It’s not about one company or one country or even one ecosystem: to build an ecosystem and drive change in the plant-based sector it’s all about connections at the broadest level, agreed three panelists at the Plant-Based Foods & Proteins 2021 Summit.
The Shaping New Ecosystems panel, hosted by Bridge2Food’s CEO Gerard Klein Essink, brought together three builders who have all started something new in the past three years and learned to make it work.
“It’s not about geography, it’s really about having the right people as part of the ecosystem,” said Tiffany Stephenson, chief marketing officer for Protein Industries Canada.
“MISTA is based in San Francisco but we’re connected globally,” said Scott May, head of the MISTA ecosystem. “We learn from other ecosystems. That’s the future.”
Julie Simonson is an executive board member with the University of Minnesota’s Plant Protein Innovation Centre and said ecosystems must reach out to each other to be successful.
“That is how we achieve our goals. It is about reaching out and not staying in your silo.”
When the centre was first established 2½ years ago to fund pre-competitive research to support the needs of the plant-protein industry, Simonson said they hoped to get 15 member companies within two years. They now have 35 members and are reaching out to academics beyond the University of Minnesota for funding proposals.
“It’s exciting to see where we’re going,” said Simonson, who is a vice-president at Schwan’s. “We’re developing the talent of the future. These students are going to be recruited by industry because of their talent and knowledge.”
At MISTA, an innovation platform aiming to transform the global food system with the collaboration of large companies and startups, they rely on their members to be committed to the ecosystem and learn from each other.
The food industry is behind other industries that have figured this out, said May, vice-president of innovation at Givaudan.
“Of course, we can learn from them and hopefully even take a step beyond.”
Trust and reciprocity are key at MISTA or any ecosystem, he said.
“Instead of ‘how do I win at the expense of everyone else, it’s how do we win?’”
People at MISTA are there to learn, and take those learnings back to their companies, and they are also there to share. It’s a critical balance, May said.
Protein Industries Canada is based in the heart of the Canadian prairies but it has a national mandate to increase the production and processing of plant-based ingredients and food, said Stephenson.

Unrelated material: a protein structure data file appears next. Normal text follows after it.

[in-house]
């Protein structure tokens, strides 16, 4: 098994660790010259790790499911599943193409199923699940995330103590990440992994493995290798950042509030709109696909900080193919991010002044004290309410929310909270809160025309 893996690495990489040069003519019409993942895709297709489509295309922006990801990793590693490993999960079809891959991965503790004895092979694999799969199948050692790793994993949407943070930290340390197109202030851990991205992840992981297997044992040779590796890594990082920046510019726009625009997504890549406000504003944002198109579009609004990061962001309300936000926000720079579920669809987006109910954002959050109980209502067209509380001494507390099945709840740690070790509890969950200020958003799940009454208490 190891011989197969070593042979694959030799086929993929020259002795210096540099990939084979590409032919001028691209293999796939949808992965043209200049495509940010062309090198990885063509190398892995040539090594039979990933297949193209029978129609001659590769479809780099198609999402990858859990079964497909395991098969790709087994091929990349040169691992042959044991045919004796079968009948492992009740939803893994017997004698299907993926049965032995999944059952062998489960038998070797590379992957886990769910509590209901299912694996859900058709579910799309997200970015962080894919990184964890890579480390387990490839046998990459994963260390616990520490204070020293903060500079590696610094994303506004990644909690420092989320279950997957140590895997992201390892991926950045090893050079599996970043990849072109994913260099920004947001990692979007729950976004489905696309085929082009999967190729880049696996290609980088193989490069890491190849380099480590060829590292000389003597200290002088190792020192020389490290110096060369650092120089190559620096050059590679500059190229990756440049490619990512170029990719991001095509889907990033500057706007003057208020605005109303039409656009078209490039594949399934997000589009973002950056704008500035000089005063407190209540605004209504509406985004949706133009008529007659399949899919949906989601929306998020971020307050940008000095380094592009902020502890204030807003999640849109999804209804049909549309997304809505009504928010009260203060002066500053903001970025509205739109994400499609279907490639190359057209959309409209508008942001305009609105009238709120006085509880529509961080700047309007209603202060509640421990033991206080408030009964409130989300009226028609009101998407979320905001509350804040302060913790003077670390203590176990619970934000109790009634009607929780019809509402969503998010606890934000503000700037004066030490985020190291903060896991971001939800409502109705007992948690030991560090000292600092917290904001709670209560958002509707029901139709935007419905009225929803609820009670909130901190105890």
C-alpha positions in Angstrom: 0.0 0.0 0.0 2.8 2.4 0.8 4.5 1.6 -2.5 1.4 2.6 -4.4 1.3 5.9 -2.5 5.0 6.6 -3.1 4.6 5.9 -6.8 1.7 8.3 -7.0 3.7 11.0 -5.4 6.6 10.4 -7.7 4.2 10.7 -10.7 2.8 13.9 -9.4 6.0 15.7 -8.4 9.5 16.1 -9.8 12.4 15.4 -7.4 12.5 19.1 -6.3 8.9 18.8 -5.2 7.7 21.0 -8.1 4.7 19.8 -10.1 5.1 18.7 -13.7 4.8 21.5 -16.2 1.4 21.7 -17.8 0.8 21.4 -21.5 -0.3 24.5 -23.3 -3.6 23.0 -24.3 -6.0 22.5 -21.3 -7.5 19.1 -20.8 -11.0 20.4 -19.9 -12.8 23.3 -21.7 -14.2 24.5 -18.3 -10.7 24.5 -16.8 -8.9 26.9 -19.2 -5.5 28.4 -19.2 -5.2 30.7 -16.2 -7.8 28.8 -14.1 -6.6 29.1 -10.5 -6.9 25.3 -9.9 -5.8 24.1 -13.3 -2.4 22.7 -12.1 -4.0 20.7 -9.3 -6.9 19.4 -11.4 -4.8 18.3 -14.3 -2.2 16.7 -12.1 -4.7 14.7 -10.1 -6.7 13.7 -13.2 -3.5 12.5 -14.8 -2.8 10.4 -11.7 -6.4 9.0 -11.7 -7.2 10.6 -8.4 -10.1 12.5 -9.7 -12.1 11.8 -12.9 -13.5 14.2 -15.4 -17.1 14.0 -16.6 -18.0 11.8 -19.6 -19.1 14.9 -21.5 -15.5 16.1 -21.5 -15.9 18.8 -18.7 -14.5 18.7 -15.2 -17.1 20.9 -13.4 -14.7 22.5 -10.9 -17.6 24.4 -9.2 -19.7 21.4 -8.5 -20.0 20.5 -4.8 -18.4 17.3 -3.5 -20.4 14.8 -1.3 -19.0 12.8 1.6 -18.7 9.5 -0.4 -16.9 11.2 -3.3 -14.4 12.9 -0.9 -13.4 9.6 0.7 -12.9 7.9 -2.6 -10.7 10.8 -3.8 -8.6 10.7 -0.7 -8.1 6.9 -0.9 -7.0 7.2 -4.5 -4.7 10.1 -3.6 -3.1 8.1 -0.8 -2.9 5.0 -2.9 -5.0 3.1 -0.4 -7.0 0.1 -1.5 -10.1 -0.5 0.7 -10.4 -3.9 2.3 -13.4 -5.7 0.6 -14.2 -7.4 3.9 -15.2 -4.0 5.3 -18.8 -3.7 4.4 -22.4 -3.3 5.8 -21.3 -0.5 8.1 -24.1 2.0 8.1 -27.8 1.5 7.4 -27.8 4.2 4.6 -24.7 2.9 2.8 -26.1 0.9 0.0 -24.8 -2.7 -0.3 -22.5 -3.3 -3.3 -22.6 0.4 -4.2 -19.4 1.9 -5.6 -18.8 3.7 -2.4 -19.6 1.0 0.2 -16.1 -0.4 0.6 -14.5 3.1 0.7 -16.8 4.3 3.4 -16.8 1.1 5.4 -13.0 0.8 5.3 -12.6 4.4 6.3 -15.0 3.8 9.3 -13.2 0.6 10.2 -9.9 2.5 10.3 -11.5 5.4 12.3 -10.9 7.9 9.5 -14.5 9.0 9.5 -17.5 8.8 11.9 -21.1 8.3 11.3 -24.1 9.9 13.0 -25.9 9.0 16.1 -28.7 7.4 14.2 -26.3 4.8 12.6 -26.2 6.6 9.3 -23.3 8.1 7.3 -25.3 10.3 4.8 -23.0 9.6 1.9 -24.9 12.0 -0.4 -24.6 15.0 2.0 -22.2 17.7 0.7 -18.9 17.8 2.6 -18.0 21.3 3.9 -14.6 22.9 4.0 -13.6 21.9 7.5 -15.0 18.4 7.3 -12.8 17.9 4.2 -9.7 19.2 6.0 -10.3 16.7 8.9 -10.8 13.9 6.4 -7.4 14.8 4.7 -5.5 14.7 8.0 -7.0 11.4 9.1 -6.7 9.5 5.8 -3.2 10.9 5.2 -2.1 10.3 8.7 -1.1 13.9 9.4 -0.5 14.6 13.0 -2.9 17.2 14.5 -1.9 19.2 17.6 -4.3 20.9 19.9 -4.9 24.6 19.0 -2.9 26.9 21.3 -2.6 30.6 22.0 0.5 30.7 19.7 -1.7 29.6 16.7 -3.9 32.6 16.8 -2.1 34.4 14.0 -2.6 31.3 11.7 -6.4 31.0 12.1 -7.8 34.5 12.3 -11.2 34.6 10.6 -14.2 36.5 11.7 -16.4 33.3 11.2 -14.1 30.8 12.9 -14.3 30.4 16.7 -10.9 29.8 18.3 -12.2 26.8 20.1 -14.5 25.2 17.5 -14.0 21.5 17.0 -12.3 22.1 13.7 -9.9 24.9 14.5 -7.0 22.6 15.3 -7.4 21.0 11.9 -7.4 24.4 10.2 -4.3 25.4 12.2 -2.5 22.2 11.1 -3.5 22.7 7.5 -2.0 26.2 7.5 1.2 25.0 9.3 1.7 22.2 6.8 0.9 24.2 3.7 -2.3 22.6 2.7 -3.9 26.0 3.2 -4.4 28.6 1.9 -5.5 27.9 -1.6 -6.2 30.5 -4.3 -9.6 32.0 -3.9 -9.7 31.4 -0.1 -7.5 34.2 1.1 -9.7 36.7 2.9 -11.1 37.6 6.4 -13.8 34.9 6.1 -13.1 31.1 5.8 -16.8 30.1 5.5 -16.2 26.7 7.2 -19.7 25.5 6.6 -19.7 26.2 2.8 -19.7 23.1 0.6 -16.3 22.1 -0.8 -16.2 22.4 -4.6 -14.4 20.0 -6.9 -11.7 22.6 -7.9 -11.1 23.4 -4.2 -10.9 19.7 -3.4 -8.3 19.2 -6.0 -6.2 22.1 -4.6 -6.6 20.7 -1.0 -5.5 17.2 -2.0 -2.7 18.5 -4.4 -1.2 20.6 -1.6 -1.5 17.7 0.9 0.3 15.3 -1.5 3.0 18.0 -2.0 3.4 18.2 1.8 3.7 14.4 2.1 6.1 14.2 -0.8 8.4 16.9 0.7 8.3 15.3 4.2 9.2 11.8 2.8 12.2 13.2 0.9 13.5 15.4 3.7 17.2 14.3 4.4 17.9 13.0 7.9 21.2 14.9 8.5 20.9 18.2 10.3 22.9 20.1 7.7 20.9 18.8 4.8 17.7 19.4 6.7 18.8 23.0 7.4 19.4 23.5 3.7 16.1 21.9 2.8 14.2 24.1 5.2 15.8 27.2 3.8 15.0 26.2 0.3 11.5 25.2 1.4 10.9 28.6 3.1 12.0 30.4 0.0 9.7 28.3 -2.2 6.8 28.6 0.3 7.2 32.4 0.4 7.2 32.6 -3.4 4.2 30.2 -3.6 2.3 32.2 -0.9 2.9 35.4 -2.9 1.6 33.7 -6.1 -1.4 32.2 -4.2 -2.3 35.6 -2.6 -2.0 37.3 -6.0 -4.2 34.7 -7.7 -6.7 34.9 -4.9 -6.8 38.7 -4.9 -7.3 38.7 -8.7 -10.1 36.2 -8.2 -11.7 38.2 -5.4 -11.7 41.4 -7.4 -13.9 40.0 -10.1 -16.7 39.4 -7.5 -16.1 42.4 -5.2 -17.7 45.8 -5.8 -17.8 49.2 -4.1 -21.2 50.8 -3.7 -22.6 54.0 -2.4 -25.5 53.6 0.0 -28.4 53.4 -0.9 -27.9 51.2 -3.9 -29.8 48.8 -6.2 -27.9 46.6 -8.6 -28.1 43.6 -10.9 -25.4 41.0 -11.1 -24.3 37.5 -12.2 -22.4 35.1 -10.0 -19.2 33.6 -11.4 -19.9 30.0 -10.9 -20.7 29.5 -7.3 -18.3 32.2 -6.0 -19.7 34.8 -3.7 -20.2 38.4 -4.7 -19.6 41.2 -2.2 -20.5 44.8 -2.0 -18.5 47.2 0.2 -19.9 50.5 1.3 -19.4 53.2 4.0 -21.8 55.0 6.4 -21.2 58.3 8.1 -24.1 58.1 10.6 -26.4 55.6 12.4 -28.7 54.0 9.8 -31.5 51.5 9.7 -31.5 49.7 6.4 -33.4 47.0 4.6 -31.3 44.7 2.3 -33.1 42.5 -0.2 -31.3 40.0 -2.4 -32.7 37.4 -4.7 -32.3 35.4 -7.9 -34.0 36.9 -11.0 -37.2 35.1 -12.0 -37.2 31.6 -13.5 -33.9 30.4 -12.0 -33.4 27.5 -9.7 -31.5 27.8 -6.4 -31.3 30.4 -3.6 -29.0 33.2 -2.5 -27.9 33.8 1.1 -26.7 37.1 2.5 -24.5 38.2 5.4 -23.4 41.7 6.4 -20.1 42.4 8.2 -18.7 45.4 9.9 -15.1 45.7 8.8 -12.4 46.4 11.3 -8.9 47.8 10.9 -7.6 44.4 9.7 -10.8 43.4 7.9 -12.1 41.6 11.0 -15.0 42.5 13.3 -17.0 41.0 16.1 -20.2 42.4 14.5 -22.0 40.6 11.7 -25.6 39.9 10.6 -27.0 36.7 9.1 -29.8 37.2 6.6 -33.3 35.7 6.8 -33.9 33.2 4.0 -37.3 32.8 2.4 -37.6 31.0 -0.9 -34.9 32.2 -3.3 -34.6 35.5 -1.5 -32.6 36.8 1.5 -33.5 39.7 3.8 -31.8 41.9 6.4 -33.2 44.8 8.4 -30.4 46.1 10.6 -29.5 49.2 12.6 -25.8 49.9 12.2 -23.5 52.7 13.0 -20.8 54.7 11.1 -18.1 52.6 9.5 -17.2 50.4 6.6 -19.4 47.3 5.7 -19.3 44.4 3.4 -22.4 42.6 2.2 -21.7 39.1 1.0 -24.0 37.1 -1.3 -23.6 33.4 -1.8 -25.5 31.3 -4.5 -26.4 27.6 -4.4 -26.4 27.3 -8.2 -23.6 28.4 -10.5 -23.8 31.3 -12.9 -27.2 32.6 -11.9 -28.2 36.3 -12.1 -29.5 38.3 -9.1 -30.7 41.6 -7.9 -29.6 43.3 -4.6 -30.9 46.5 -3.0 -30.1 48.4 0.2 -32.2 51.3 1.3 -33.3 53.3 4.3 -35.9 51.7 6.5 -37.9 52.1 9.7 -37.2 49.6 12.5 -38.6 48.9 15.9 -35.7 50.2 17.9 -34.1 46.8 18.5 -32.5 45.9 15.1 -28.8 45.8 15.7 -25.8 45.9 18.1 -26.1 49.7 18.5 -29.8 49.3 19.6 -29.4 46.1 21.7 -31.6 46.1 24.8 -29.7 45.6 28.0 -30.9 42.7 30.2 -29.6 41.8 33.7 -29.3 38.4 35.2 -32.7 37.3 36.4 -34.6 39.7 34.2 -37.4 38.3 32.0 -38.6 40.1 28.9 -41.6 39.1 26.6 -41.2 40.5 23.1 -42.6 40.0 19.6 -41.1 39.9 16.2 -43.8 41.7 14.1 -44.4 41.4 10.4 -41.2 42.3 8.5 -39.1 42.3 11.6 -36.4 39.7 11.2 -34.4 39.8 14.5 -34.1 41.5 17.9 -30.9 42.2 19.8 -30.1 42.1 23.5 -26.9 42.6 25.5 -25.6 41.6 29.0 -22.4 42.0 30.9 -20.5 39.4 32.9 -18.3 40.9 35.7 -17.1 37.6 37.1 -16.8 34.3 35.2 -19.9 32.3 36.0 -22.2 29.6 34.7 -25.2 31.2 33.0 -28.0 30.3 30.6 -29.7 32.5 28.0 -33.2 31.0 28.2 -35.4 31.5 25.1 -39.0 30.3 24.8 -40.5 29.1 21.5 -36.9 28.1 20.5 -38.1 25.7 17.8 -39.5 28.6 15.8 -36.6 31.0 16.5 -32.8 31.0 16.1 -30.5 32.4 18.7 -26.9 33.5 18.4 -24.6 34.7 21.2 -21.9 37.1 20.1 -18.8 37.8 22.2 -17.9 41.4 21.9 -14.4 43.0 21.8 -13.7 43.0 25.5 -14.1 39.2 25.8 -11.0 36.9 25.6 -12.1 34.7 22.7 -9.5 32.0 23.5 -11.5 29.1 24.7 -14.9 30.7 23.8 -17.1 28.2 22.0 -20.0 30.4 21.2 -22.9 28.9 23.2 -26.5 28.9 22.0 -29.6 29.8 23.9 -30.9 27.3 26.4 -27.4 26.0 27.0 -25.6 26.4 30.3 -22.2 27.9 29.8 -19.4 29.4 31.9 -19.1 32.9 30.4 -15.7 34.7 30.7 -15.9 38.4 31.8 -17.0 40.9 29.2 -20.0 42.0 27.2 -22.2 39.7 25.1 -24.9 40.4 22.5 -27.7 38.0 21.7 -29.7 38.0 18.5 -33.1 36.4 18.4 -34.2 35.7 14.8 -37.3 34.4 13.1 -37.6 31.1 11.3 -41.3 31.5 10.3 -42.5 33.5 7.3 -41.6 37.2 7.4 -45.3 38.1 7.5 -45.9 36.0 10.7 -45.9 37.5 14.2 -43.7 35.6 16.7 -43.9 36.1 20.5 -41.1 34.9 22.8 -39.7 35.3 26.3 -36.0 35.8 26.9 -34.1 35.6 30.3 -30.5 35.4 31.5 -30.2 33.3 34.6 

When the organization started three years ago it knew its work “couldn’t be done in a vacuum,” she said.
“You can’t grow an ecosystem with one organization.”
They currently have more than 300 members and have just launched an ambitious plan to grow Canada’s share of the global plant-based market. That success and its future goals are due to the strength of their ecosystem, Stephenson said.
“When we started we focused on R&D,” she said. That built a strong foundation but they quickly learned they needed to create an ecosystem.
“It’s really about the willingness of our companies to step up and be innovative and, more importantly, to work together to accelerate that innovation. It’s them that make it possible. We’re here to support them.”
The plant-based industry is a relatively young one, Stephenson said.
“A young ecosystem just doesn’t operate the way a mature ecosystem does. Those companies need a lot more support, not just financially.
“There are a lot of complexities that have to be examined when building an ecosystem.”
Simonson said they learned in building their ecosystem that they had to listen — a lot.
“What are they looking for? What are the objectives? The goals?
“We had to make sure we’re advancing the research but that we’re also meeting the needs of the companies as this industry is quickly evolving.”
These ecosystems are also exciting in that they offer a way to tackle larger scale problems, such as climate change, said May.
“This is what is going to get us across the line in solving some of these big challenges.”